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KAUST master's degree graduate Vasiliki Kordopati ('17) turned a student project into a startup, founding Oaesis Lighting Systems on campus. Her startup is now based out of the University's Research and Technology Park. File photo.
By Aurelie Arsouze, KAUST Innovation
In the summer of 2017, then-KAUST master's degree student Vasiliki Kordopati (M.S. '17) enrolled in the "New Ventures and Product Innovation" elective course on the University's campus.
Each year, students are asked to choose a technology from a portfolio of University inventions and develop a plan to commercialize and bring their product to market. For Kordopati, a student in computer engineering, this was an opportunity to push herself out of her comfort zone. She chose a laser-based illumination technology for use in horticulture and indoor farming.
After completing the class, Kordopati decided to turn her student project into a startup and enrolled in KAUST's TAQADAM Accelerator program. She had never thought about entrepreneurship as a career path, but now, two years after the course, she is developing a pilot scale project in the KAUST Research and Technology Park and is in conversation with major farming suppliers.
"When I looked at my future, I didn't know that startup founder would be part of it," said Kordopati, now the CEO of Oaesis Lighting Systems. "This has been an incredible journey, from designing the technology all the way through to pitching around the world. I'm proud to be part of startup that has the potential to change the way we grow food in the future."
Alumna Vasiliki Kordopati (M.S. '17) created KAUST startup Oaesis Lighting Systems out of a student project focusing on laser-based illumination technology for use in horticulture and indoor farming. File photo.
Universities play an important role in shaping entrepreneurs. When most people are asked to picture a startup founder, they envision a 20-year-old Mark Zuckerberg, who founded Facebook out of his Harvard dorm room. However, the real value of university entrepreneurship goes far beyond the billion dollar startup success story. The greatest impact universities have in facilitating entrepreneurship is by educating future leaders and founders like Kordopati.
Today, university best practice embeds entrepreneurship as part of the academic experience. This includes offering innovation and entrepreneurship-based curriculum and access to leadership, industry and capital. In many ways, universities are the ideal incubator, minimizing risk by offering innovators the room to experiment and fail.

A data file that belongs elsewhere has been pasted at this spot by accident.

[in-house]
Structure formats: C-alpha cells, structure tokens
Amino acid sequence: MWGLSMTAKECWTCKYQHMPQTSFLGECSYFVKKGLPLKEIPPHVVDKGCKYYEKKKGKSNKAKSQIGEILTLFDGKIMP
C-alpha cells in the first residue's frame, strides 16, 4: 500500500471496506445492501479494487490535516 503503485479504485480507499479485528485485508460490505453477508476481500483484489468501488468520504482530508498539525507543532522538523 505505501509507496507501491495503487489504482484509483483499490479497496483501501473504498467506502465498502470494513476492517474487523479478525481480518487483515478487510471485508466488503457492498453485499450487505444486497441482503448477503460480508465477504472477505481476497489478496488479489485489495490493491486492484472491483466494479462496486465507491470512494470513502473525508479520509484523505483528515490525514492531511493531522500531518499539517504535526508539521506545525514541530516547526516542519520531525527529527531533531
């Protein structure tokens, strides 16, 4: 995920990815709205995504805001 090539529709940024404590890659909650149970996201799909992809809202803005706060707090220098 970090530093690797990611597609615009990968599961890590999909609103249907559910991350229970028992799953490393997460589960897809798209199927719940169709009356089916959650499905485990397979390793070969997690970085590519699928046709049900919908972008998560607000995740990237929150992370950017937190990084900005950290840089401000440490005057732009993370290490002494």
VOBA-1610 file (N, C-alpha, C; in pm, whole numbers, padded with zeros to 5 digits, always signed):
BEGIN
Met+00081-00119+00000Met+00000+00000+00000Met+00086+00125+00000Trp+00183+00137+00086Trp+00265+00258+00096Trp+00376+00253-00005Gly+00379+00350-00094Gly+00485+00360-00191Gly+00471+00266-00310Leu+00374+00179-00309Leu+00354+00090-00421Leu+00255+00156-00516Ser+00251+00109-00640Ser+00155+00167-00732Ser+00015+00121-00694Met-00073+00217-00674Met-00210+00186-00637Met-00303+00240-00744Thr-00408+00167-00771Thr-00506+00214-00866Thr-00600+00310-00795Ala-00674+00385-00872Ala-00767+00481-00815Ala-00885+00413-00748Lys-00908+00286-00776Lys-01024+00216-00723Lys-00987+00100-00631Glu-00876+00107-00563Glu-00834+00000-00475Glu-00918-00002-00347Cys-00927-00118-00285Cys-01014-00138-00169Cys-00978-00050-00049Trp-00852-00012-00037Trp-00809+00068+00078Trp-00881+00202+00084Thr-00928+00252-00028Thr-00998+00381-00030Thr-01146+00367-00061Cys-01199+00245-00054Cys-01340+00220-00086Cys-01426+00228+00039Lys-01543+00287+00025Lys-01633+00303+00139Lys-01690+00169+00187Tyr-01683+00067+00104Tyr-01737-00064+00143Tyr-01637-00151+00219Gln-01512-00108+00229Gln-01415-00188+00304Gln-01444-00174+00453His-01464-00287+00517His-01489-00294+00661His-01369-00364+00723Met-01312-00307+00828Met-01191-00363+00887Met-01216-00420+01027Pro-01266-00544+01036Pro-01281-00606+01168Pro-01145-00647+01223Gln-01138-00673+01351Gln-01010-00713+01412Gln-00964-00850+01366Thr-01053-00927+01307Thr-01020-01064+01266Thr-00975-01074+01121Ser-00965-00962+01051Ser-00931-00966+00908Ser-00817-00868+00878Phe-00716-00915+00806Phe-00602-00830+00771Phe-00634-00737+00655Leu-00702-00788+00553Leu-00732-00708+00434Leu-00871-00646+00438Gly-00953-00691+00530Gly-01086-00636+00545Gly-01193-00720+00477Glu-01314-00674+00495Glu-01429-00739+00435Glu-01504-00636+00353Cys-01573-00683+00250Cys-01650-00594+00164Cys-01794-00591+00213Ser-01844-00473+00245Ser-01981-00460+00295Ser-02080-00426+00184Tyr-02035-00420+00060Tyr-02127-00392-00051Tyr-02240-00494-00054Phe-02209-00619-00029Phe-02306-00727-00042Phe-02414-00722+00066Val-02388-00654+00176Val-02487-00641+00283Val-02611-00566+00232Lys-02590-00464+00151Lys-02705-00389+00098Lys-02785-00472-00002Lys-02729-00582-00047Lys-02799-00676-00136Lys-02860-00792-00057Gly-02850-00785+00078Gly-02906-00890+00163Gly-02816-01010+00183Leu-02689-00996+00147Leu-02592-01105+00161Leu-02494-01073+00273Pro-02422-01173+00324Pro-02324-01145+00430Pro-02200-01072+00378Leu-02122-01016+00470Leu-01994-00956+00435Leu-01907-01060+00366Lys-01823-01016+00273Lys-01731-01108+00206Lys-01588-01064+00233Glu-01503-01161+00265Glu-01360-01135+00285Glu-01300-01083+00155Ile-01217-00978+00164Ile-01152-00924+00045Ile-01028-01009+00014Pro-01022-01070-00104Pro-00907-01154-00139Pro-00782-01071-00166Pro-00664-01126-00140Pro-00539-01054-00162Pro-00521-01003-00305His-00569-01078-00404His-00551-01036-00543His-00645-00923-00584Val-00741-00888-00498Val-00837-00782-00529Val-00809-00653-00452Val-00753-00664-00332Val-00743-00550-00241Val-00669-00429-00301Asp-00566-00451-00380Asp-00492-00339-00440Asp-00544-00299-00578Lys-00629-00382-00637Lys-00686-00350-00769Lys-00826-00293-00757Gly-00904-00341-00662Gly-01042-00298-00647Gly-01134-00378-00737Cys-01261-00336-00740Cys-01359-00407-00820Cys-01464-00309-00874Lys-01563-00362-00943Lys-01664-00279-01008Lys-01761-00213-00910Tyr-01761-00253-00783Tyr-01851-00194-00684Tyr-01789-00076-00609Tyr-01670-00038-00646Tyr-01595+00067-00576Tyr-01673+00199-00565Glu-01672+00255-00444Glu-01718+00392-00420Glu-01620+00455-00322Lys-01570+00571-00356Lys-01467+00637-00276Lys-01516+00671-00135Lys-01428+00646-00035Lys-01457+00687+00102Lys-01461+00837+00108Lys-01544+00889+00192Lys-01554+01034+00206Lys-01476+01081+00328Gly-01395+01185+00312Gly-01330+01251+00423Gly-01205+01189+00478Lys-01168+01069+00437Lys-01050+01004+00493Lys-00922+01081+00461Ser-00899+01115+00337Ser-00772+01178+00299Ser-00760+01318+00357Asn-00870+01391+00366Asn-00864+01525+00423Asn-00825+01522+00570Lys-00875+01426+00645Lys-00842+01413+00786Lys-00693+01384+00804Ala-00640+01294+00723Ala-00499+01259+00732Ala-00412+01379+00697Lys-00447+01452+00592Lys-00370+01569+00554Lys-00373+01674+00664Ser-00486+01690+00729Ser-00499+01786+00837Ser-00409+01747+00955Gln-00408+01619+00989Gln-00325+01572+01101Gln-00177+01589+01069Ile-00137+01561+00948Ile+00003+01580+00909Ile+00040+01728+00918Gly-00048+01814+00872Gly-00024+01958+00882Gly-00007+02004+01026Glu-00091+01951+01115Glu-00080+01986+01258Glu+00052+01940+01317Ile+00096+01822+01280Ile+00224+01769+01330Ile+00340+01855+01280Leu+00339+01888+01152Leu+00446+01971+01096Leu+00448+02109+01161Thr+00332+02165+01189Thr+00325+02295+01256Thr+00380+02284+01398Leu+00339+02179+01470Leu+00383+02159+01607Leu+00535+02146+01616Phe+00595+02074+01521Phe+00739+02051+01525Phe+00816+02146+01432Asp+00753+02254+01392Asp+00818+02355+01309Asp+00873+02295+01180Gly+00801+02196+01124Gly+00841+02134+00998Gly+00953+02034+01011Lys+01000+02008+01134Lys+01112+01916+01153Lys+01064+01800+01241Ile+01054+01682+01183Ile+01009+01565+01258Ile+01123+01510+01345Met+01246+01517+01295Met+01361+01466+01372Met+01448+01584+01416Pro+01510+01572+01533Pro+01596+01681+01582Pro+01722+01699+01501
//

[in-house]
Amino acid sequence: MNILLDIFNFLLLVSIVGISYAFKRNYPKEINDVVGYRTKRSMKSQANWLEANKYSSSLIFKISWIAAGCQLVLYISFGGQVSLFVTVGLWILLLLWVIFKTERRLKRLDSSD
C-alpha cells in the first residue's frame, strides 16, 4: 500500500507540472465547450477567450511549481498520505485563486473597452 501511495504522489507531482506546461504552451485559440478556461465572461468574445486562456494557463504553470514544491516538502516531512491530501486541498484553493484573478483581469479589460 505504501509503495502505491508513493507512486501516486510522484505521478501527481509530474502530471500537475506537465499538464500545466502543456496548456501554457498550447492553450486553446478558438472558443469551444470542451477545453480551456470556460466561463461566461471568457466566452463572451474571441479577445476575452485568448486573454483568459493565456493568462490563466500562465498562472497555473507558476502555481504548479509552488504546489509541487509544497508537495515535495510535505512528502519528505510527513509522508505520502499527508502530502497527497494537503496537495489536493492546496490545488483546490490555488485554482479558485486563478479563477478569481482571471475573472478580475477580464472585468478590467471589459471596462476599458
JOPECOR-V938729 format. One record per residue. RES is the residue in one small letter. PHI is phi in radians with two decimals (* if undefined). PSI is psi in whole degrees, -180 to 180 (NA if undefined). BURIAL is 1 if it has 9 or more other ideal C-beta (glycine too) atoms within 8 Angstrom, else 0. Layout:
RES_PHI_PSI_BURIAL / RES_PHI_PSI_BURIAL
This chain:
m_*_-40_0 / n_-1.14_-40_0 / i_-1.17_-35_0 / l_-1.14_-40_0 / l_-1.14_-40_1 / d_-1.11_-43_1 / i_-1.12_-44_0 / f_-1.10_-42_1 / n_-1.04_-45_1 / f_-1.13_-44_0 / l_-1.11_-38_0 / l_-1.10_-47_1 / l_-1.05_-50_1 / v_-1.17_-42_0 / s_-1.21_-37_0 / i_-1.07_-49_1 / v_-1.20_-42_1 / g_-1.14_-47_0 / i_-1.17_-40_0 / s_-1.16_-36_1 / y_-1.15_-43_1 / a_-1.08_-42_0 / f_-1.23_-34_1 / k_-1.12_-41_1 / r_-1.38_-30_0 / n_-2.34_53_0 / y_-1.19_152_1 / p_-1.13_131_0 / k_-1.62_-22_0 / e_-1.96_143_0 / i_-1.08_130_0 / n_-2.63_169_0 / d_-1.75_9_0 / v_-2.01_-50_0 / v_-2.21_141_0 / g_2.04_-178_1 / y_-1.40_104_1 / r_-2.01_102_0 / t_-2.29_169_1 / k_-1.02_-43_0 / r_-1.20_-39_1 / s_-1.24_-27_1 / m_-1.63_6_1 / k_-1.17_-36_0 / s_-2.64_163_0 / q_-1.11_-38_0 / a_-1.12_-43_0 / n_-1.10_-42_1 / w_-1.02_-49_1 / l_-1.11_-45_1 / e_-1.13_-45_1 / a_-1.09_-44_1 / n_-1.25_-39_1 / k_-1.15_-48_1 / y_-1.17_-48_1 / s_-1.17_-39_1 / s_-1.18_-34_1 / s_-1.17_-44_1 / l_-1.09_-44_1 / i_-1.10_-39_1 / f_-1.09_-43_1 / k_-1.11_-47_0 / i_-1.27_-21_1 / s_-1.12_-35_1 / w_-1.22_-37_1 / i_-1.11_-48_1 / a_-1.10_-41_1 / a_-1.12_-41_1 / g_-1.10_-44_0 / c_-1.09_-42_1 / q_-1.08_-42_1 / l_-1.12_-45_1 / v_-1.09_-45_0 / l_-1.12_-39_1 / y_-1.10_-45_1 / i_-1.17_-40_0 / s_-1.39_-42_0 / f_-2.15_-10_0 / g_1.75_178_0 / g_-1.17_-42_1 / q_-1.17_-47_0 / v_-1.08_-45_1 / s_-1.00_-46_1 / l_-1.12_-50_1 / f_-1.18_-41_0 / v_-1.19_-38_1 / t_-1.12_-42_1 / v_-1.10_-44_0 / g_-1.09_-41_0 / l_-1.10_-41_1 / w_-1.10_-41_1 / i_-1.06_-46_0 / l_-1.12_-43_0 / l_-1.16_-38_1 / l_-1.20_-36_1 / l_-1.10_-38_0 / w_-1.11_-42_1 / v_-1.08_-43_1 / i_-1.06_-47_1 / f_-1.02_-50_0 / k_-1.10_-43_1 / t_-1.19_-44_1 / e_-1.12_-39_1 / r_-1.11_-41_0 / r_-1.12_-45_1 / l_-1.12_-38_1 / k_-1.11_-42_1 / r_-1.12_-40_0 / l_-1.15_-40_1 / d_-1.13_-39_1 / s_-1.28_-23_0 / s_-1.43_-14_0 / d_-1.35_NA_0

KAUST is pioneering the next generation of deep technology entrepreneurs like Kordopati. As a purely science and technology-focused graduate university, KAUST furthers cutting-edge and transformative research across its four focus areas of food, water, energy and the environment.
KAUST regularly hosts on campus entrepreneurship events like the TAQADAM Accelerator program for budding entrepreneurs, fostering a startup ecosystem. File photo.
Now, KAUST has established a fully integrated startup ecosystem, providing access to training, mentorship, funding, lab and prototyping space. In less than a decade, the University has trained over 400 entrepreneurs and funded 56 startups with seed or early-stage investment.
One of the KAUST Entrepreneurship Center's flagship programs is the TAQADAM Startup Accelerator, a unique joint partnership between KAUST and the Saudi British Bank. Currently in its third cohort, 69 startups have been accelerated in the program, receiving grants of $20,000 zero equity funding, mentorship, lab space and access to critical industry, government and advisory connections.
The University's TAQADAM Startup Accelerator is a joint program between KAUST and the Saudi British Bank. File photo.
The team from KAUST startup UnitX pitches during the September 2018 edition of the TAQADAM Startup Accelerator program. Pictured from left to right: UnitX co-founders Kiran Narayanan, Ankita Shree and Ravi Samtaney. File photo.
The UnitX team works together on the University's campus. Photo by Ryan Yangyang.
KAUST is committed to fostering and growing an entrepreneurial ecosystem in the Kingdom with a mission that extends beyond the walls of the University.
"We are accelerating entrepreneurship within the entire Kingdom by educating entrepreneurs to create new ventures with high impact," explained Hattan Ahmed, head of KAUST's Entrepreneurship Center. "To date, we have trained over 8,000 innovators in Saudi Arabia with partnerships from 18 Saudi universities and have graduated 206 startups from our programs."
KAUST startup NOMADD secured a Series B investment from the Saudi construction company CEPCO in 2018. File photo.
For the nearly 60 percent of Saudi Arabia's population who are under 30 years old, the future is bright. A determined network of government, university and private industry work actively together to advance entrepreneurship in the Kingdom.
A young entrepreneur presents his innovative ideas during the University's 2018 TAQADAM Accelerator program. File photo.
Through its partnerships with industry and government and its unique on campus entrepreneurial ecosystem, KAUST is committed to leading the next generation of innovators into the future.